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Caught in the biggest Australian snowfall in 20 years, the Mercedes-Benz GLA-Class will need to prove the worth of its 4MATIC badge today.
This $57,900 GLA250, powered by a 2.0-litre turbocharged petrol four-cylinder, is the first all-wheel-drive GLA-Class to launch locally – the $47,900 GLA200 CDI front-wheel-drive diesel landed a few months ago and the $79,430 GLA45 AMG is coming soon.
Around the chalets of Thredbo in the New South Wales ski fields, the closest cousin to the GLA250 4MATIC is a plethora of ML-Classes and GL-Classes, although our test car’s top-hat of snow makes it looks as though it might be as big. Wipe the cover off, and the GLA-Class is the first Benz SUV around here that’s smaller than size large, although we’re sure it will quickly find, erm, traction.
It certainly did when after we dug it out of more than a metre of snow following a weekend of excellent skiing. Its 19-inch tyres still buried, touching the throttle had power from the 2.0-litre turbocharged petrol four-cylinder immediately directed rearwards. The GLA-Class may have a variable on-demand all-wheel-drive system, without a lock mode, but it works. No slip from the front, a squiggle from the rear, and the inflated hatchback was free.
Okay, that may not seem like a positive description of the GLA-Class, yet it totally is. Where its closest rivals, the popular and well-established Audi Q3 and BMW X1, are unashamedly tall-boy and bloated wagon respectively, the new Mercedes-Benz forges its own path (well before having to by using 4MATIC at Thredbo).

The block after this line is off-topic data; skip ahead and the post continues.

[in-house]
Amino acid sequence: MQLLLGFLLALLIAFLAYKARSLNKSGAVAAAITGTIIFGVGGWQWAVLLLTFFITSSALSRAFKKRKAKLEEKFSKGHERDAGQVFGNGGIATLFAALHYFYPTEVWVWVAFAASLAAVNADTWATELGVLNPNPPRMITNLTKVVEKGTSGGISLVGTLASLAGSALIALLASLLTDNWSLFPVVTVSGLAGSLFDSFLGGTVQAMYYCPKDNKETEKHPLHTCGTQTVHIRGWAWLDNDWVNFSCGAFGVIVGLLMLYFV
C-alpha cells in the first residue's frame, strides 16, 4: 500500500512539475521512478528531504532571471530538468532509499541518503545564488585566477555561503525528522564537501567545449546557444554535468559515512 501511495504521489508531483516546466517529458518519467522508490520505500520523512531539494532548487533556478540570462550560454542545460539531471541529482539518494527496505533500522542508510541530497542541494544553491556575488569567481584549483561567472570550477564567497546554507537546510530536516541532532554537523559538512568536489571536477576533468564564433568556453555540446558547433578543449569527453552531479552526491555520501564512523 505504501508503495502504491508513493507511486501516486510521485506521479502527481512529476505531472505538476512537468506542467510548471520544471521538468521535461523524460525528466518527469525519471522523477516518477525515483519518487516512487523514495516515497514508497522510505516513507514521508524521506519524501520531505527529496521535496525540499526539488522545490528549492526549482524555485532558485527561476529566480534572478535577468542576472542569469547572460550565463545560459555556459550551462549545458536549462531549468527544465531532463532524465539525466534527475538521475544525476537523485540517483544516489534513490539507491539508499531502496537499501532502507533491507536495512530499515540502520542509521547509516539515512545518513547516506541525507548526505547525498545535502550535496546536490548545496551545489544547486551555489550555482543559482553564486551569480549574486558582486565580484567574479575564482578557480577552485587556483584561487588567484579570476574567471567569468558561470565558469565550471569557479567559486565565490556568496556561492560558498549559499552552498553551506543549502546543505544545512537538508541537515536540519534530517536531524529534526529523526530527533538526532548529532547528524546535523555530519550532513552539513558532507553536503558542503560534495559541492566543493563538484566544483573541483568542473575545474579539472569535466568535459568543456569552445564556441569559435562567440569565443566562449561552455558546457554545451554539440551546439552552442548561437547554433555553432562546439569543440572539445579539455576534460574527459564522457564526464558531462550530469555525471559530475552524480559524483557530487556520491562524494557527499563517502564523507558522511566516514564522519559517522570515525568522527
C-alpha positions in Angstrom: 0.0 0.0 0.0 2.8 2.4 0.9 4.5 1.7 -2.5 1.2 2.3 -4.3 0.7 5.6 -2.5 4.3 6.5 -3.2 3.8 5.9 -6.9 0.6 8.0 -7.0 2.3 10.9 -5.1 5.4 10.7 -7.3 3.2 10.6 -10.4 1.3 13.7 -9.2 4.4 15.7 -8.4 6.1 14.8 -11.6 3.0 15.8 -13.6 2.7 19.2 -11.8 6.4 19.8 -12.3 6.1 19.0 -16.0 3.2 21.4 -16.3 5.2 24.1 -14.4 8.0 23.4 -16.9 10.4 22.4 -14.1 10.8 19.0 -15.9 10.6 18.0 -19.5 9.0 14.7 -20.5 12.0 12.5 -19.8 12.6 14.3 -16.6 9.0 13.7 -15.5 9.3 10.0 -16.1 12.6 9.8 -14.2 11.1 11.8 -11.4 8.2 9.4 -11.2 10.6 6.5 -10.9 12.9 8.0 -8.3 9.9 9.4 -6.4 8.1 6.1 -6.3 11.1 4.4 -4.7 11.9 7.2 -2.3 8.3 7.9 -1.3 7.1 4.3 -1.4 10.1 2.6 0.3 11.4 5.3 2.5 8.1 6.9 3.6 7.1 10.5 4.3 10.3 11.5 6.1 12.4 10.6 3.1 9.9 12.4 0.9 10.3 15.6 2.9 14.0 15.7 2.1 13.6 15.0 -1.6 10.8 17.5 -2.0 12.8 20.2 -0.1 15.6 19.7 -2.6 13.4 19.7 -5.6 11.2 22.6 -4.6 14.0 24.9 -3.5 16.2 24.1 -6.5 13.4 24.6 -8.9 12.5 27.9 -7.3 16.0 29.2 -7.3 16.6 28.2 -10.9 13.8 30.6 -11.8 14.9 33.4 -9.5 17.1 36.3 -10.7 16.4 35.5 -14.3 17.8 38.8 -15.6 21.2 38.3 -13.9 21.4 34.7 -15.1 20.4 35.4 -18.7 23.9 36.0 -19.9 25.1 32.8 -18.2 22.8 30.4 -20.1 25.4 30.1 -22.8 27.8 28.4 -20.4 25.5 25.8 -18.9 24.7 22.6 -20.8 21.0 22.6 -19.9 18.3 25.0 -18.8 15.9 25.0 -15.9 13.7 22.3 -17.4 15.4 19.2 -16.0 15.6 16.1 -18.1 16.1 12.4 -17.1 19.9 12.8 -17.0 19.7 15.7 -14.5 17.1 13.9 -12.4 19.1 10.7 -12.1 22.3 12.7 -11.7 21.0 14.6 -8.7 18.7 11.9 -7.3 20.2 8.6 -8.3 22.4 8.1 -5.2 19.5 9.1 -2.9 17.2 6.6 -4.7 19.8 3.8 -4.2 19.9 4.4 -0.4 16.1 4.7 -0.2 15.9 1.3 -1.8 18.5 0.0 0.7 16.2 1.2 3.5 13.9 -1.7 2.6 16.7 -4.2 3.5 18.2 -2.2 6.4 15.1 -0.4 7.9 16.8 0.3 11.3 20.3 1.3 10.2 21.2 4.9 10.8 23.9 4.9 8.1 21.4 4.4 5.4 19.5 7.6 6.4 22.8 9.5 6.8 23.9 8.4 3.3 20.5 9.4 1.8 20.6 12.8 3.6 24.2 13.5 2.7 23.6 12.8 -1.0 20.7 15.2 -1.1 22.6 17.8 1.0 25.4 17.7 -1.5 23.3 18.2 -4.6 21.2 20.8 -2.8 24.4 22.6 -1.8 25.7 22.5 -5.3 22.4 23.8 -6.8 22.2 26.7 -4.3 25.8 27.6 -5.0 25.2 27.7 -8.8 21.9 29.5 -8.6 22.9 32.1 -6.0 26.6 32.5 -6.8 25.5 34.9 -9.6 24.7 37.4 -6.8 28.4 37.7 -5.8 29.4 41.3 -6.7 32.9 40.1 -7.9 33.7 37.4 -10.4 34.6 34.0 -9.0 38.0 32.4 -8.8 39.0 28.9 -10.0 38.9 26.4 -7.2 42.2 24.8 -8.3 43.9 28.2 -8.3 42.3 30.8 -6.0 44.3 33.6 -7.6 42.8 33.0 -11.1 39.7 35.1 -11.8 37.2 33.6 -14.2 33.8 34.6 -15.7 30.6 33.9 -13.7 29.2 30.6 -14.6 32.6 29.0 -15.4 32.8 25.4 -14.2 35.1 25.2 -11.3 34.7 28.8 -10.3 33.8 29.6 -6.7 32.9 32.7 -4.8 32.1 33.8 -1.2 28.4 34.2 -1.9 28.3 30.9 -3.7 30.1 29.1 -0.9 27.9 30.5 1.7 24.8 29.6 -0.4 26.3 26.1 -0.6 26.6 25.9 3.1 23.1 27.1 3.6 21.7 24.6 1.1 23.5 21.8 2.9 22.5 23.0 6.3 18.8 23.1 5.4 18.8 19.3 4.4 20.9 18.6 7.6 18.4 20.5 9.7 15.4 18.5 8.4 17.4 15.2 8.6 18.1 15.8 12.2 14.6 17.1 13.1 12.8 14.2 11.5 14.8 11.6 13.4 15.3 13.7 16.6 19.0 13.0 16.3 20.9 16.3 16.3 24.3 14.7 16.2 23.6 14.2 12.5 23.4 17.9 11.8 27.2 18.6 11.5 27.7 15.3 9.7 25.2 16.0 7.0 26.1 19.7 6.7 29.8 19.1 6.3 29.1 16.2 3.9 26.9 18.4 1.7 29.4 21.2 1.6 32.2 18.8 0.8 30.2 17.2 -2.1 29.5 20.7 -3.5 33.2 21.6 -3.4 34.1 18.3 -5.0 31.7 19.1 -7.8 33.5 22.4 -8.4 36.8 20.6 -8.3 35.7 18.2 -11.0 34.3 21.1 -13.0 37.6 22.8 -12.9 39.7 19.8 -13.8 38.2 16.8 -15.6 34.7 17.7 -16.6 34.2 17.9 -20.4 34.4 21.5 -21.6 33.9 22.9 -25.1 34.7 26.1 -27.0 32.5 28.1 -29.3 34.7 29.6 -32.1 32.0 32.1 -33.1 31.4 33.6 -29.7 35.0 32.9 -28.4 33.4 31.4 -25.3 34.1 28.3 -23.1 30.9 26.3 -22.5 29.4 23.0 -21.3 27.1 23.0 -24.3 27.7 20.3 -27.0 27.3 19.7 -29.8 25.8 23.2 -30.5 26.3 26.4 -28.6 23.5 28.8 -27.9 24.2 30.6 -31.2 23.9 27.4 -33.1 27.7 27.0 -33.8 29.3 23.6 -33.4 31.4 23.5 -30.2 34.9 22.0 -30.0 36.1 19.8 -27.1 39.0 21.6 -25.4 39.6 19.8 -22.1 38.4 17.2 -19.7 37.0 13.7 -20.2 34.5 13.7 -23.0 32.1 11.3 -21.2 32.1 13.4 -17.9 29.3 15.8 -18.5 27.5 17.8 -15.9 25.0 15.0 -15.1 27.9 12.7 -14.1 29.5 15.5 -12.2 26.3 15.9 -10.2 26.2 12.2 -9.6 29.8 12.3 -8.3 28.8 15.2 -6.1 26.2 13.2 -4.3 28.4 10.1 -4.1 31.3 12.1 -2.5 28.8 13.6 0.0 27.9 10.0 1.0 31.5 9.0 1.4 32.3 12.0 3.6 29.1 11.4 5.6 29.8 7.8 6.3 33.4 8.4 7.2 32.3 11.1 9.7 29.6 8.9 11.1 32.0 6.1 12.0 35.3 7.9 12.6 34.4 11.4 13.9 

The GLA-Class is a sleek unit, awkward to some eyes but quite nicely detailed with great surfacing in this tester’s opinion. It has a shallow glasshouse and you sit lower than pretty much any SUV, which may turn off some buyers and taller folk who will feel claustrophobic. Yet not everyone wants to make a jump from hatchback to SUV high-rider, and the GLA-Class otherwise rivals Q3 and X1 closely for cabin room and boot space.
Click the auto-opening tailgate, and we fit three blokes’ worth of weekender bags in its 421-litre boot – probably not coincidentally 1L more than X1. When skis needed to be fed through into the cabin, the 60:40 split rear backrest still left space to spare between tailgate and front seats.
The GLA250 cabin is little different to the $10K-cheaper GLA200, which in turn is unchanged from the A-Class and CLA-Class.
That’s no bad thing, however, as from the white-on-silver tachometer and speedometer with their vertical needles to the aviation-style five circular air vents, floating iPad-style display and stitched leather door trims, it feels like a premium cabin (ignoring some scratchy lower dash plastics).